In like a Lion
“To make a lamb of windy March, spend some time in gentle endeavours.”
From the March, 1995, issue of Victoria Magazine
I have decided that I will postpone any thoughts of trying to tame the March winds until it is closer to the end of the month. Last evening we saw the forecast for this week and part of next week. Much of the time the temps will be well below average and there will be snow and snow showers.
During February school vacation week, we waited until Friday to do something special. Hubby, daughter Sue, and I drove out that morning to Attleboro where there is a huge Kmart. It is a little tricky to get into that mall; we even had to go under a bridge. When we were out there during Christmas Week, we saw that there was a brand new Market Basket Store in the mall area. We love the Market Basket Store near the Sagamore Bridge with its great prices. As we drove by the store in Attleboro, we could see that there was nothing inside the store. I asked one of the workers in Kmart if she knew when the Market Basket would open. She told me that she wasn’t sure. The DeMoulas Family, which owns Market Basket, is fighting among themselves on how high to set the prices of items sold in the store. They have not agreed so the store still is not open two months after the it was completed.
Of course, while we were out in the Attleboro area, we had to make sure that the Cracker Barrel Restaurant near the Wrentham Outlets was alive and well. We spent at least 20 minutes wandering through the gift shop there. They have such lovely items for sale, like the Willow Tree figurines. This time I restrained myself and just bought a greeting card. We then went into the restaurant area and were quickly seated. (We had timed it so that we would be seated before noon, when the crowd comes.) The lunches were quite reasonable and delicious. By the way, if you would like breakfast, you may order it all day at Cracker Barrel.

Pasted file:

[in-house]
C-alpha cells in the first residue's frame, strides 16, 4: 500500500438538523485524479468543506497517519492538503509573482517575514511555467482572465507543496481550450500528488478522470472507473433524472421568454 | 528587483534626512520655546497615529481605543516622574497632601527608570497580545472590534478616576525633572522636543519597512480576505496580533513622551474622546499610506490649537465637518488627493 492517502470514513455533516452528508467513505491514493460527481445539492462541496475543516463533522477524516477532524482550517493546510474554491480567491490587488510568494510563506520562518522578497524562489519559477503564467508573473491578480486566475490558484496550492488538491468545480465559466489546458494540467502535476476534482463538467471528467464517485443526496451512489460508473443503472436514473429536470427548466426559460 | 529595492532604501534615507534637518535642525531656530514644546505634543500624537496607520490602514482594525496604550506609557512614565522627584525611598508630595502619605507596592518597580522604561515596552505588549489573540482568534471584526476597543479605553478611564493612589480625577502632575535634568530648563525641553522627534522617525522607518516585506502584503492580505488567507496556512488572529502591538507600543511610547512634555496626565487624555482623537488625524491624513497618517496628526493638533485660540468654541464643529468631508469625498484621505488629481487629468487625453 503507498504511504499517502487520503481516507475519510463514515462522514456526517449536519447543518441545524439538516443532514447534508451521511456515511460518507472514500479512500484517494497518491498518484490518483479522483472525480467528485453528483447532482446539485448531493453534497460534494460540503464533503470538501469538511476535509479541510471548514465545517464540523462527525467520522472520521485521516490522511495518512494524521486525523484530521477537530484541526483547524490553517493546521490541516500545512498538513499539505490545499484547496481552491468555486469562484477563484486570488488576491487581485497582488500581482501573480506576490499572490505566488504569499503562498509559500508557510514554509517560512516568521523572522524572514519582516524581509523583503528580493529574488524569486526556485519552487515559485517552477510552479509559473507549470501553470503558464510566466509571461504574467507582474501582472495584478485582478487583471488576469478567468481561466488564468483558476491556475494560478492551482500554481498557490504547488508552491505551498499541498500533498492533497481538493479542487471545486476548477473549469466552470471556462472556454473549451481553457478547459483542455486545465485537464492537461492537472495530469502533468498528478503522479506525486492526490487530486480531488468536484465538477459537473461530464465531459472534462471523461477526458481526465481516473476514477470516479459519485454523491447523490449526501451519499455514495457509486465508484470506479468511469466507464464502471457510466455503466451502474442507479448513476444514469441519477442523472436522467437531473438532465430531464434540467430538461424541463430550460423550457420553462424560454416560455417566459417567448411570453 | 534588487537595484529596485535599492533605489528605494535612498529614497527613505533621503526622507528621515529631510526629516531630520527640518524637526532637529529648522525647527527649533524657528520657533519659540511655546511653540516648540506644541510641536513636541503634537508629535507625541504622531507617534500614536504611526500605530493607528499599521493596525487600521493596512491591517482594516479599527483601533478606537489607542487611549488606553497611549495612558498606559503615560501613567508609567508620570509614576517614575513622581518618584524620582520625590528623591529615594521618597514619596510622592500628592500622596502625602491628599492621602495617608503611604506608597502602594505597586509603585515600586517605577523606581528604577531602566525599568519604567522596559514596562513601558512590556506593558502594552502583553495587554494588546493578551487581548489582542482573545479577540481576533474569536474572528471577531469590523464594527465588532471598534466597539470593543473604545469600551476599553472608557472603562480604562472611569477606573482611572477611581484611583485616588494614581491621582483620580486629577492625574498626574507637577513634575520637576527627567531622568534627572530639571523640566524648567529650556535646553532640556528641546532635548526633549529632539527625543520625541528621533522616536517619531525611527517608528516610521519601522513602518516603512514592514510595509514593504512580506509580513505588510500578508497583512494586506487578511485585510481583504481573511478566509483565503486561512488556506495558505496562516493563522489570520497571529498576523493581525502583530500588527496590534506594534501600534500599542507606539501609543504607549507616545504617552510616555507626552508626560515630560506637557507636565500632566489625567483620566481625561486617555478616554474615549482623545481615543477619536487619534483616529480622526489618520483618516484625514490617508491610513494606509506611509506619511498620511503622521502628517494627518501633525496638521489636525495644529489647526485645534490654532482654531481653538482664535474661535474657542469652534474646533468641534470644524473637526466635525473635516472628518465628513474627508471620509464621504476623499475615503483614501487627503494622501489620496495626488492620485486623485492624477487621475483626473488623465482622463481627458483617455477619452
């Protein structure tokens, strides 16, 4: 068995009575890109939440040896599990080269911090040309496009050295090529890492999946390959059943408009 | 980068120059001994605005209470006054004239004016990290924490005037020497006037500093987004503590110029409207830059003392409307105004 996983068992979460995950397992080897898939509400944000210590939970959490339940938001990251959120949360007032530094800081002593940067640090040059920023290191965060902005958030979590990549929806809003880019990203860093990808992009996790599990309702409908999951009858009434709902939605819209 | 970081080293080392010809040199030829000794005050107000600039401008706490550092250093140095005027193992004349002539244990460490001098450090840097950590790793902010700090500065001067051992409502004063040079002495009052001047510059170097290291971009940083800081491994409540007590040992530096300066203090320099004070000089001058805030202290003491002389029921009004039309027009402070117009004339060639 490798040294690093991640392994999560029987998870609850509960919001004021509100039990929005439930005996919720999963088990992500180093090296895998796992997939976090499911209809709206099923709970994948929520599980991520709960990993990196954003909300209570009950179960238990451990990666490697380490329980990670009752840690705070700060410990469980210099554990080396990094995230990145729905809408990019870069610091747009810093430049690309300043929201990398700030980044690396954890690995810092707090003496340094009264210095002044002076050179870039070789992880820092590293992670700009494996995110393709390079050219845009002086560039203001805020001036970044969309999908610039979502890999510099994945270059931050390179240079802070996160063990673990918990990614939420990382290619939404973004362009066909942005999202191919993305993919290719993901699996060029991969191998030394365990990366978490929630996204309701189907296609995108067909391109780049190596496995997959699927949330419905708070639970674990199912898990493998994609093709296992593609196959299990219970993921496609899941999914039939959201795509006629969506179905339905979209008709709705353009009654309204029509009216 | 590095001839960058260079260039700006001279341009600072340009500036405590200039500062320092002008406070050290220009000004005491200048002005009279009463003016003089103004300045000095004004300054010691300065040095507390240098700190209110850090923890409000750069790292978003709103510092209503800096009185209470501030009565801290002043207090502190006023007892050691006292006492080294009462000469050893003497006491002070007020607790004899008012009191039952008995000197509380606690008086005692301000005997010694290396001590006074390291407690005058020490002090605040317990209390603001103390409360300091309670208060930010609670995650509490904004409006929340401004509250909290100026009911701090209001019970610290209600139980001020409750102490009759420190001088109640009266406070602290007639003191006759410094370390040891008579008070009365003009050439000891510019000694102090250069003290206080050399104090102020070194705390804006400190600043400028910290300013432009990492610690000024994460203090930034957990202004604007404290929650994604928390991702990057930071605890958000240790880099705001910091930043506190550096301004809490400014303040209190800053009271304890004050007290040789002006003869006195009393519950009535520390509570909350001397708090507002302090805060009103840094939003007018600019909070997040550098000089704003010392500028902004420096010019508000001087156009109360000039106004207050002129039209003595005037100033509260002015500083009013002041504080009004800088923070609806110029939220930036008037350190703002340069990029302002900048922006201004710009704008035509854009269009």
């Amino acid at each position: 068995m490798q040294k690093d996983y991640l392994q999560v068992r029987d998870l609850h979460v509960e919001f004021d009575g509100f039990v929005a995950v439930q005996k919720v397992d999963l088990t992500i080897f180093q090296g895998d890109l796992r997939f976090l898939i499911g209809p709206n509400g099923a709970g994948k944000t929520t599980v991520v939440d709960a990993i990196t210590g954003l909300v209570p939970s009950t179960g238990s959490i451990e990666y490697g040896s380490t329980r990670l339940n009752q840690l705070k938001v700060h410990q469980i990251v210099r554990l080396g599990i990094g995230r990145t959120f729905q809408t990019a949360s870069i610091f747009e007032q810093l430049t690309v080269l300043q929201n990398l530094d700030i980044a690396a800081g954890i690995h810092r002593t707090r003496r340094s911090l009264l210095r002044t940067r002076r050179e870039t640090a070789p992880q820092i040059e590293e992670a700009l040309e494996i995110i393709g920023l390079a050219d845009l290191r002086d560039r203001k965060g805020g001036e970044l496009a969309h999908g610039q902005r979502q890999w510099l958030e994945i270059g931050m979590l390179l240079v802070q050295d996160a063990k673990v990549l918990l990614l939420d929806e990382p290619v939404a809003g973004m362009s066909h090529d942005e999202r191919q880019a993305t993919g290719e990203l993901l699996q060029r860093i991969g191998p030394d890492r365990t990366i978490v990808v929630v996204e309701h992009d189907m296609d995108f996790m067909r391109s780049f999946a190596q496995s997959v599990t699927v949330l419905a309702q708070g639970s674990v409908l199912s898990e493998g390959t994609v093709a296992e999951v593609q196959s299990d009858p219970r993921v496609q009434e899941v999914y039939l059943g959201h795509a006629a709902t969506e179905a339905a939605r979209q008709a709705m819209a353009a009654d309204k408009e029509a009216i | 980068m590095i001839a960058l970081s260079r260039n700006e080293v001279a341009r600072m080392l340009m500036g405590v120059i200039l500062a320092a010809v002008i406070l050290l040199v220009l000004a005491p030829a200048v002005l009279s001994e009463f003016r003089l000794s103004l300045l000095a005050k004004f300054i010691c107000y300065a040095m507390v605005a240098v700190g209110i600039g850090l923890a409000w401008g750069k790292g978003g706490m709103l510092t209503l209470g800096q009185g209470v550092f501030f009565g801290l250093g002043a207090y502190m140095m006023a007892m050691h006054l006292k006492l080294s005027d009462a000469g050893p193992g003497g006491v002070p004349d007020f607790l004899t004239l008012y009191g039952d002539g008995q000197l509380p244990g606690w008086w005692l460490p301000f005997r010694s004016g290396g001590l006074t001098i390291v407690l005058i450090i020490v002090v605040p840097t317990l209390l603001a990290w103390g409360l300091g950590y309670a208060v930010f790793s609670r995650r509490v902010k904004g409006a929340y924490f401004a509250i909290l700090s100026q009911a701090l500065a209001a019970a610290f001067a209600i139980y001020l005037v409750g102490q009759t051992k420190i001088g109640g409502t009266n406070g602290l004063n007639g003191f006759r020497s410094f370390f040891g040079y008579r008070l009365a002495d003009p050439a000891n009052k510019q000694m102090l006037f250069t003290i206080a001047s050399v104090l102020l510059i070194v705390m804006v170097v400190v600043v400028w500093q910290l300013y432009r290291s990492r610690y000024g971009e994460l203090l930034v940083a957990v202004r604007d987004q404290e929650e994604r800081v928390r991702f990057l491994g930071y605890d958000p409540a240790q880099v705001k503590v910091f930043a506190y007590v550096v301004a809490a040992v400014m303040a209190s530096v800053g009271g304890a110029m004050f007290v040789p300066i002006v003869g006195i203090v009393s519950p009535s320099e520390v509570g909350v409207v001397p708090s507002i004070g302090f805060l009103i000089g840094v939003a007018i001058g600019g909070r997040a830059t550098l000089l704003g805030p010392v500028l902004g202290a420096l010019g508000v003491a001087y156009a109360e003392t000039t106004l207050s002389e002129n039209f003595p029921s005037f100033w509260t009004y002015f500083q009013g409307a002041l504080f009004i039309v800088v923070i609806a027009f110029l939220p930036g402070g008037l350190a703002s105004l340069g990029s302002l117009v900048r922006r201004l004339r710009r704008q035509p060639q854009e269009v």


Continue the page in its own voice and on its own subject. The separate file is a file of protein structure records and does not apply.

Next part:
I was sorry to read, in the Herald, of the death of Robert “Bobby” Greene, unexpectedly, on Feb. 17. Bobby was the son of Barbara (Ryan) Greene and the late James Greene Sr. Bobby’s Mom Barbara is the twin sister of a Boston State classmate of Hubby and me, Betty (Ryan) Jackson, so we have been friends for quite a few years. I know that Bobby was an employee of the Dutch Maid Cookie Company for 26 years. Bobby leaves his Mom, his sisters, Judy Greeley (secretary at St. Mark’s Parish), Donna Watts, and the late Patricia, Virginia, and brothers James Jr., and Thomas. I have become quite friendly with Judy, who helps me so often with questions about the dates and times of Holy Day events so that I may put them in this newspaper. Thank goodness for her help. In lieu of flowers, the family asks that remembrances be made to Dorchester Special Athletes or St. Mark’s Parish.
It was so good to hear from Maureen Costello Shea through my Facebook account last weekend. Maureen wrote to tell me that Fr. Michael “Miguel” Sheehan, who last week assisted us at church in explaining the duties of the greeter, the usher, the lector, and the eucharistic minister at Mass is the nephew of the late Dick Sheehan. Dick and his wife, the late Irma Sheehan, were mainstays in the Pope’s Hill area for many years. Dick was very active in the Knights of Columbus and also served as president of the K Club. Irma was his “right-hand man” in helping him serve the club. I was fortunate to have Irma as my roommate when I was at the Bostonian Nursing Home while recovering from knee-replacement surgery. I am sorry that I did not know that Fr. Michael was Dick’s nephew. He and I could have had a lovely chat about Dick and Irma. They were wonderful people.